By April Isaacs
Queens Theatre in the Park's annual Latino Cultural Festival, running for its 12th consecutive year, focuses on international icons and new voices, bringing both rarely heard and U.S. debut talent to the stage. While the festival's events encompass a broad range of musical styles from salsa to flamenco, there is a heavy bent on Afro influence in Latin American music.
Though most of the performances are live music, the festival also includes the Colombian comedic play “Tola and Maruja and the Elvirita Elvirulo Conference,” a debut dance performance by the Mexican group Camerino 4 and a screening of Argentine director Carlos Sorin's 2004 film “El Perro.”
Historically, the festival has strived to bridge the gap between generations, providing an array of Latin American performers from musical legends to current pop artists. Claudia Norman, who has been curating and directing the festival since 1999, has turned the annual event into a kind of stepping stone for artists who are well-known in Latin America to break into the U.S. consciousness.
“Throughout the years, the festival has become a platform for artists,” Norman said. “It's a place for taking risks … for bringing artists here for the first time.”
Several artists who have made their debut at the Latino Cultural Festival have gone on to make a bigger name for themselves in the United States. Eva Ayllón for example, one of Peru's enduring Afro-Peruvian stars, made her U.S. debut at QTIP in 2003.
“She got a review in The [New York] Times for her performance here,” Norman said, “and now she is performing at Carneige Hall in October.”
Simon Diaz, best known for his song “Bambeleo,” made popular by the Gipsy Kings, also got his start in America at the Latino Cultural Festival and has now gone on to receive greater recognition throughout North America.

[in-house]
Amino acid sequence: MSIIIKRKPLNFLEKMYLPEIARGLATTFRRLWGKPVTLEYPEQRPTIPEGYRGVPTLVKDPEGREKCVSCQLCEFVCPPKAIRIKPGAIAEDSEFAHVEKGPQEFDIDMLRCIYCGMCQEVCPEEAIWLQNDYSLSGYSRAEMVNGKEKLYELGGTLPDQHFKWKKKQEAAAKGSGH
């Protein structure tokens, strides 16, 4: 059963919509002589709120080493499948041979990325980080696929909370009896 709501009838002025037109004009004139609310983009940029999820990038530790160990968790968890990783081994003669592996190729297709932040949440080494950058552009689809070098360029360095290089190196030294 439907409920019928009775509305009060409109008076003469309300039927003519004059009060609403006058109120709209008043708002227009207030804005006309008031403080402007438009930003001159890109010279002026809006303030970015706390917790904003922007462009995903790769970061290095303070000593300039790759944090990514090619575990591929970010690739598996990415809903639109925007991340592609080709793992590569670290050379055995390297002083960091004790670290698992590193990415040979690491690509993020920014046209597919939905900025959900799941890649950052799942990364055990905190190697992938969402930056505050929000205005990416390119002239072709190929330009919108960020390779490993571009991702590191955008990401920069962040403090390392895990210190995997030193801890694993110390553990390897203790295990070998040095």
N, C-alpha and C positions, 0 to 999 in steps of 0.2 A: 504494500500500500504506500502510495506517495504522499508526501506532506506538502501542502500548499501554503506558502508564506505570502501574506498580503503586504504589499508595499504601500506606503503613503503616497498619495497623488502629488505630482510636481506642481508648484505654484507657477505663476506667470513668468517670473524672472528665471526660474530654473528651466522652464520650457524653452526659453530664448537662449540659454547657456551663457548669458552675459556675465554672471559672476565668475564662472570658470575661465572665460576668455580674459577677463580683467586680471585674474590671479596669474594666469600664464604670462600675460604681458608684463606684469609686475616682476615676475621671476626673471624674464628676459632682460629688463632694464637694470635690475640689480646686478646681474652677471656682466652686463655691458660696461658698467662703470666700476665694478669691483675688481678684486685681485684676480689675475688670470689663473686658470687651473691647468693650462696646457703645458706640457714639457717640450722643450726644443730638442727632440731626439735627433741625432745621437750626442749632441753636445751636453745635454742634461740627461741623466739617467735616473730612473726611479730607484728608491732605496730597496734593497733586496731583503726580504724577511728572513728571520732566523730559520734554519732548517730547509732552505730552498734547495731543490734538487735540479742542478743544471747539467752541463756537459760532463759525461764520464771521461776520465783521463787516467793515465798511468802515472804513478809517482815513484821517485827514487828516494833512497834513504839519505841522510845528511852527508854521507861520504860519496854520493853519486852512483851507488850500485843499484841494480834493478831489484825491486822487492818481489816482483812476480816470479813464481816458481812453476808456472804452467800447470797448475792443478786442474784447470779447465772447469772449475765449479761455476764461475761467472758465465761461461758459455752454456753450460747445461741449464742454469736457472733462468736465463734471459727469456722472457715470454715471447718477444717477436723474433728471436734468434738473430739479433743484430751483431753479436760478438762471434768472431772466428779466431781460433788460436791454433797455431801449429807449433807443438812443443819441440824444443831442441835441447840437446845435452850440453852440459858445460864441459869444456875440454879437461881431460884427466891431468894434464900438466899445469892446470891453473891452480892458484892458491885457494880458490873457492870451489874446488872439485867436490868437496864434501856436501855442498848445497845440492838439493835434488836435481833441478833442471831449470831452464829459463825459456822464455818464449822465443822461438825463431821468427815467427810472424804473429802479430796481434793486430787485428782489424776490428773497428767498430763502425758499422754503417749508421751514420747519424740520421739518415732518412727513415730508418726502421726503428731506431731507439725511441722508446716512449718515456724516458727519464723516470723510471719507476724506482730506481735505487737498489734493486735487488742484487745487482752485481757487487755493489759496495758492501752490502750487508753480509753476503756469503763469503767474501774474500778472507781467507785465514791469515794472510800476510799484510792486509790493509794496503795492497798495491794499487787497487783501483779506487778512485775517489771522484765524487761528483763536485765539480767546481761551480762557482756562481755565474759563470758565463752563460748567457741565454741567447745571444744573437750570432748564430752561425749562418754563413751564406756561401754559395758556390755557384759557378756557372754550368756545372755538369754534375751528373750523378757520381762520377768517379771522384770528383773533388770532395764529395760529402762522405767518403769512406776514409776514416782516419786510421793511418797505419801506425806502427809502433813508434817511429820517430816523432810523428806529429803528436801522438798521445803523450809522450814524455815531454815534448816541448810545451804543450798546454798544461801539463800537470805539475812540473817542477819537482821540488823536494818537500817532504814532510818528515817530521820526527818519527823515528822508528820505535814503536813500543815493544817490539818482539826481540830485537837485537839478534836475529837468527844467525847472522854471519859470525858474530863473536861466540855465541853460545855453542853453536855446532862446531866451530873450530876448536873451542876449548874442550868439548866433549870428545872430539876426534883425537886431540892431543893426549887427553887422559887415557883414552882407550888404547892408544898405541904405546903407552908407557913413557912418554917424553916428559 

“Our goal is to present a window, [for audiences] to learn and to see the international aspect of Latin culture,” Norman said.
Afro-Peruvian acts this year include songstress Corina Bartra, known for her jazz flavorings, and Peruano Caracumbe, a company comprised of 13 dancers and musicians formerly members of the Peru Negro ballet. The Afro-Colombian group and 2007 Latin Grammy Award winner Los Gaiteros de San Jacinto and Afro-Uruguyan vocalist Rubén Rada also join the roster, presenting a broader scope of Afro-Latin music.
One of the biggest acts this year is Jimmy Sabater, a legend from the 1960s and '70s New York scene often heralded as the “father of salsa”, who is performing this Saturday. A contemporary and collaborator with legends Joe Cuba and Tito Puente, Sabater may get more swooning recognition from older audiences, but Norman hopes to revive the classic salsa style rarely heard in New York clubs anymore by bringing him to the stage, and hopefully igniting younger interest.
“The big band salsa of New York in the '60s has been forgotten, and it's such an important music to New York — and it's so young. It's too young to die. Having the pioneers of this music alive and working hard to keep it alive is crucial,” Norman said.
If you go:
Latino Cultural Festival